My uncle was known for getting into his cups from time to time and one day he became especially agitated and asked me this question. He was never quite comfortable with the fact that I became a priest. He felt that the church harboured ill will to his "kind". He said to me, and I'll try if I can to catch the flavor of it. He was solid working class and spent his entire career working buildings and grounds for the Mother Church in Boston. 

"Hey kid, you with the turned around collar," he said, dripping with sarcasm, "I want you to tell me what you think about me. And tell me to my face. I don't care what your church thinks about me. I want to know what you think."

"Geez Al," I said with some trepidation. After all, I knew this would mean a lifetime of struggle for me and my church. "You're fine with me."

He said, "If that's the case then stand up for me some day in that church of yours. Stand up for me and Jimmy."

Well Al, here I am standing up for you and Jimmy, but many, many, more as well. In fact right here at St. John's Church, you stand with those who embrace traditional, divorced, remarried and same sex marriages. In fact we in the Episcopal Church are coming to see that we really are a "House of Prayer for ALL People" and that there are no outcasts in this church. 

You may remember in your reading of scripture, that Jesus embraced all sorts and conditions of people, tax collectors, prostitutes, lepers, rich and poor, the lame, the blind, the mentally ill and so on. And on the day he overturned the tables of the money changers in the Temple he did say "My Church shall be a House of Prayer for ALL People". I would submit to you, that we are seeking to be obedient to Jesus in who we seek to be as a church. 

Our new Presiding Bishop, Michael Curry, expressed his disappointment this week over the actions of the Primates meeting. But then he said a wonderful thing; "Perhaps our high calling is to be that part of the Anglican Communion that seeks to witness to the church as a place where we are becoming more and more "A House of Prayer for ALL People". Furthermore, as Paul the Apostle has said. "For there is no longer Jew or Greek, (or any other race or ethnicity, there is no longer slave or free, (or any other class of rich or poor) and there is no longer male or female (or dare we say any other orientation), because we are all one in Christ. Paul by the way, has been called the Apostle to the Gentiles, which is just another word or "outsider".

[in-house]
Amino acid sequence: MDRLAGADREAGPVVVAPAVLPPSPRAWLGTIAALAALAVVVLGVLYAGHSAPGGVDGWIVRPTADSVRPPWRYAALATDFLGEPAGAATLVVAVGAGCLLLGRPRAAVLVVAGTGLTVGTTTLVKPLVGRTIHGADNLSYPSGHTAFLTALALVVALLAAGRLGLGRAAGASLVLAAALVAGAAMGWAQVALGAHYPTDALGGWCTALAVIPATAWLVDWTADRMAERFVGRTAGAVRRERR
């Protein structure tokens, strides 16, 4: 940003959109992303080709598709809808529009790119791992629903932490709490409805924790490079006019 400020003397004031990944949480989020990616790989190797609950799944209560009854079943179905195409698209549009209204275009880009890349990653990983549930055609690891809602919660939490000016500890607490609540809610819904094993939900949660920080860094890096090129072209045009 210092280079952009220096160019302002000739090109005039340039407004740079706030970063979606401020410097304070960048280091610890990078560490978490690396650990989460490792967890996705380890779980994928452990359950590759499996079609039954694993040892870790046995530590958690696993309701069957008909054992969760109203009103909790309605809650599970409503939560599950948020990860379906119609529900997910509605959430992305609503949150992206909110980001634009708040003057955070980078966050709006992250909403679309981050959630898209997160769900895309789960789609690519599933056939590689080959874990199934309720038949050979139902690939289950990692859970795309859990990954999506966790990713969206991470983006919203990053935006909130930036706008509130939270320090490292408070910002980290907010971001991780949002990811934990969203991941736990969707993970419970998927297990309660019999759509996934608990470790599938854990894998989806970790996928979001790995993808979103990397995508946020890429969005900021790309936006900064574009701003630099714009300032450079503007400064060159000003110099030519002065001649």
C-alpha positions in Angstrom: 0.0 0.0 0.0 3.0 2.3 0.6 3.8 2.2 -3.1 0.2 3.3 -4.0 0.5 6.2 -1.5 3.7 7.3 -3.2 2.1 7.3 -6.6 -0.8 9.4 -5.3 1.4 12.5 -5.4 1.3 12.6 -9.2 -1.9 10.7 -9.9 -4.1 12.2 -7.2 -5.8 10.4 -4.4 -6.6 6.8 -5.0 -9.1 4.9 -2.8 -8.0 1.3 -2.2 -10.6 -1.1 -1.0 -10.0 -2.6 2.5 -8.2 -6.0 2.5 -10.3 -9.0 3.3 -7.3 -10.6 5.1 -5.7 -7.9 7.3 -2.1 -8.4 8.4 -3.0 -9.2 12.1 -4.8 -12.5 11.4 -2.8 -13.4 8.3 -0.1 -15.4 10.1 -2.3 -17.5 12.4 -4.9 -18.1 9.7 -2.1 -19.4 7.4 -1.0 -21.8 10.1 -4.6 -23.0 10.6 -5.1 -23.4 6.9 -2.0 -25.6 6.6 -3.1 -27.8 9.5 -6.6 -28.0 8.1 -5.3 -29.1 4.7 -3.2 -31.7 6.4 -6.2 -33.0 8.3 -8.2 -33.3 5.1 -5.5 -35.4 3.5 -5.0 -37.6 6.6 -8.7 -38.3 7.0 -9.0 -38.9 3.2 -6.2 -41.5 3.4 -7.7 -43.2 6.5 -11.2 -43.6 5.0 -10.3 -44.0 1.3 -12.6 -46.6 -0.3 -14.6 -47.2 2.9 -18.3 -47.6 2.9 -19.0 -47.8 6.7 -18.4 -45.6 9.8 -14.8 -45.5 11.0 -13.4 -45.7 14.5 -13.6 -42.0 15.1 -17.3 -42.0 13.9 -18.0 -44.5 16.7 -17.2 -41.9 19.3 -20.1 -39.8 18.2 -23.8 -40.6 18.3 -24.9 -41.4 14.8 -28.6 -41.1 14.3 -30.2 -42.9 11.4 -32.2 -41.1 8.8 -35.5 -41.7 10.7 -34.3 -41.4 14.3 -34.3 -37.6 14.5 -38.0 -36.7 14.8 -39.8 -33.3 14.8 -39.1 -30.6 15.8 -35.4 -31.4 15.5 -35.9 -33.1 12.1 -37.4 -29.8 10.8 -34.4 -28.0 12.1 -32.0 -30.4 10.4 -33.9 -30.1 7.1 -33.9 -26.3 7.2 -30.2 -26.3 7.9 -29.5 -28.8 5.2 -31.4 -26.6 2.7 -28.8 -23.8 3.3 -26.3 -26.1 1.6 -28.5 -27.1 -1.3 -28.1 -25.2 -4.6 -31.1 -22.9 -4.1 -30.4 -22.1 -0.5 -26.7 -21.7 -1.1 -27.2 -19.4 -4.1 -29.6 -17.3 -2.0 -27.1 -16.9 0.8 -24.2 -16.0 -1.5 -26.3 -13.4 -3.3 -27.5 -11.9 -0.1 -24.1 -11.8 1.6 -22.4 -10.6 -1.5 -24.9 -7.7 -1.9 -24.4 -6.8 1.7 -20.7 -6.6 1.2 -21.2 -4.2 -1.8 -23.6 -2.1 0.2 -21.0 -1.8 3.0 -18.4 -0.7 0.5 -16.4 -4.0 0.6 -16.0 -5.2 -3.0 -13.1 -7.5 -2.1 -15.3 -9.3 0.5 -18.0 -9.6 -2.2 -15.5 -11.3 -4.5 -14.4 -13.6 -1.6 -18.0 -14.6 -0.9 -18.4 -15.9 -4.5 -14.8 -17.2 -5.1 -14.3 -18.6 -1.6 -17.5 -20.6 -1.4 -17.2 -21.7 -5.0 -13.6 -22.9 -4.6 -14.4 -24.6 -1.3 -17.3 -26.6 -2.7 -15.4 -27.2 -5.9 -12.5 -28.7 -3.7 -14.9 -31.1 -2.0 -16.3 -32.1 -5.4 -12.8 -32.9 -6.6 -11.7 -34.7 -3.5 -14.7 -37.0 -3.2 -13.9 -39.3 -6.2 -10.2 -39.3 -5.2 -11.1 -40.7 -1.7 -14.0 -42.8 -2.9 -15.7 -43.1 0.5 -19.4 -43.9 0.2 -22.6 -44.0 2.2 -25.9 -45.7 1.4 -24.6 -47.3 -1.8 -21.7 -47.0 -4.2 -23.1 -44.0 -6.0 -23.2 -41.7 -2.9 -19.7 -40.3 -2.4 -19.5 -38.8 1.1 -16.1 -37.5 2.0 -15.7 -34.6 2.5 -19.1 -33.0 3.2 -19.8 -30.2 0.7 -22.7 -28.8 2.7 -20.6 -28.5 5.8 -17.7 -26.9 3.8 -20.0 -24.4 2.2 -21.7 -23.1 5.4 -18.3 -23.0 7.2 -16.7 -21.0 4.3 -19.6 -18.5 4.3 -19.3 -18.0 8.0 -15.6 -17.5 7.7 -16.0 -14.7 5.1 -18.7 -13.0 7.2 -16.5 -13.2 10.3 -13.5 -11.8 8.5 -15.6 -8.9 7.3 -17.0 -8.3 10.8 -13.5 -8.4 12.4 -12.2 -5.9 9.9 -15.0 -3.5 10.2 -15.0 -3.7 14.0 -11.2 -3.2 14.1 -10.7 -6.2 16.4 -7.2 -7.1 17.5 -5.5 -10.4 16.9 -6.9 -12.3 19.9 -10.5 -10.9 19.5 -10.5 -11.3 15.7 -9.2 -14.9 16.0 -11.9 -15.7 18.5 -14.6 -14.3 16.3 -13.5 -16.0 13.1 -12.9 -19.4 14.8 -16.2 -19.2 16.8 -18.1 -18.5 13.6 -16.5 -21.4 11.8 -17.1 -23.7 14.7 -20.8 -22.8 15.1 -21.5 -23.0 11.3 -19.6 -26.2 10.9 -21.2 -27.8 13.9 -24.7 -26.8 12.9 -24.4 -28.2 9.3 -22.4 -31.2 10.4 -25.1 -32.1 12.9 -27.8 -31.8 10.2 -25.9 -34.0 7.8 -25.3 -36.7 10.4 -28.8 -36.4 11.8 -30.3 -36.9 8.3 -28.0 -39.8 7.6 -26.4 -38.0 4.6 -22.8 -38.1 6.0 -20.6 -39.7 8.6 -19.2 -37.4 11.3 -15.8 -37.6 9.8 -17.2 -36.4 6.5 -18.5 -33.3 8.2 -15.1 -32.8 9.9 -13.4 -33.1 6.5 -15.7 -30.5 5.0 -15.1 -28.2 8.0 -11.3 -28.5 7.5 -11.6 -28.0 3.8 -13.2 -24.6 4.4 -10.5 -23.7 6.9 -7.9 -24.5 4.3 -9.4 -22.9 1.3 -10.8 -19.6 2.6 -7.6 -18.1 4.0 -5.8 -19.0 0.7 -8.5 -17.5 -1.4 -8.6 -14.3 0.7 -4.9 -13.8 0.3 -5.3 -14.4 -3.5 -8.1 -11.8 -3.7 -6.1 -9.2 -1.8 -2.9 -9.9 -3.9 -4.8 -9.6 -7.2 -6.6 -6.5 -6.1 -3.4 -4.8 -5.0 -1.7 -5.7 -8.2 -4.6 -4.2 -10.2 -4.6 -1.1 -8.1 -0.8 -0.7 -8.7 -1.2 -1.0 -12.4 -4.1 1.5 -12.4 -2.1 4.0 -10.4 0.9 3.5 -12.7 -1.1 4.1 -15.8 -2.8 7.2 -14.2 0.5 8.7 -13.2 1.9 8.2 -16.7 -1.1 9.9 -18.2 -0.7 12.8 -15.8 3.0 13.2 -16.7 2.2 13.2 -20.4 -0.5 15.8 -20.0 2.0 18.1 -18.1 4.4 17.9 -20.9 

I am so proud of our church for standing with my uncle, and Cindy and me as we seek to live out our lives of faithful love, or my mom, who took a while but did get it right at long last.

And now wouldn't you know it two of my sons happen to be gay. Both of them devout Episcopalians. Both love to sing. Michael sings a repertoire of sacred music with a professional a Capella men's singing group called "Chanticleer" the way there's quite a few gay guys in that choir. And they are very grateful that there are voices like mine who will stand with them and with so many who for so long have been made to feel outside the embrace of God's love. For some suicide and self destruction seemed like the only way out. I know about that personally. I've worked very hard to save those who considered that way out of their sense of dilemma. It was I. It was this church. It was your love that talked them out of it.

No! The world is a wedding. And Jesus is right there in the midst of it, performing his very first miracle, a miracle that continues to unfold to this day. When the wine runs out he calls for the water jars set aside for the rites of purification. Then he changes the water into wine so that all God's children whatever race, ethnicity, class, gender or orientation may gather together and be One at last at God's Great Banquet Table. And the water has been changed into the best wine of all because you see, we may now be obedient to Jesus. We may at long last, love one another. There now you Primates! Shall we continue the conversation? 

In the name of The Most Holy, Blessed, and Undided Trinity. Amen

Fr Paul

Thursday, January 07, 2016

What's in a Name?

What's In a Name?

A New Year has begun for us here at St John's and with it I trust there are many hopes for what lies ahead. You are blessed to have called a your new rector. He will bring with him a lovely family, outstanding scholarship, a down to earth pleasant personality, and also experience and connection to the national church, the worldwide Anglican Communion and beyond. Besides his connection to youth movements within the National Church through the ministry of his wife has wonderful potential for the young people of this parish and gives this congregation much to hope for.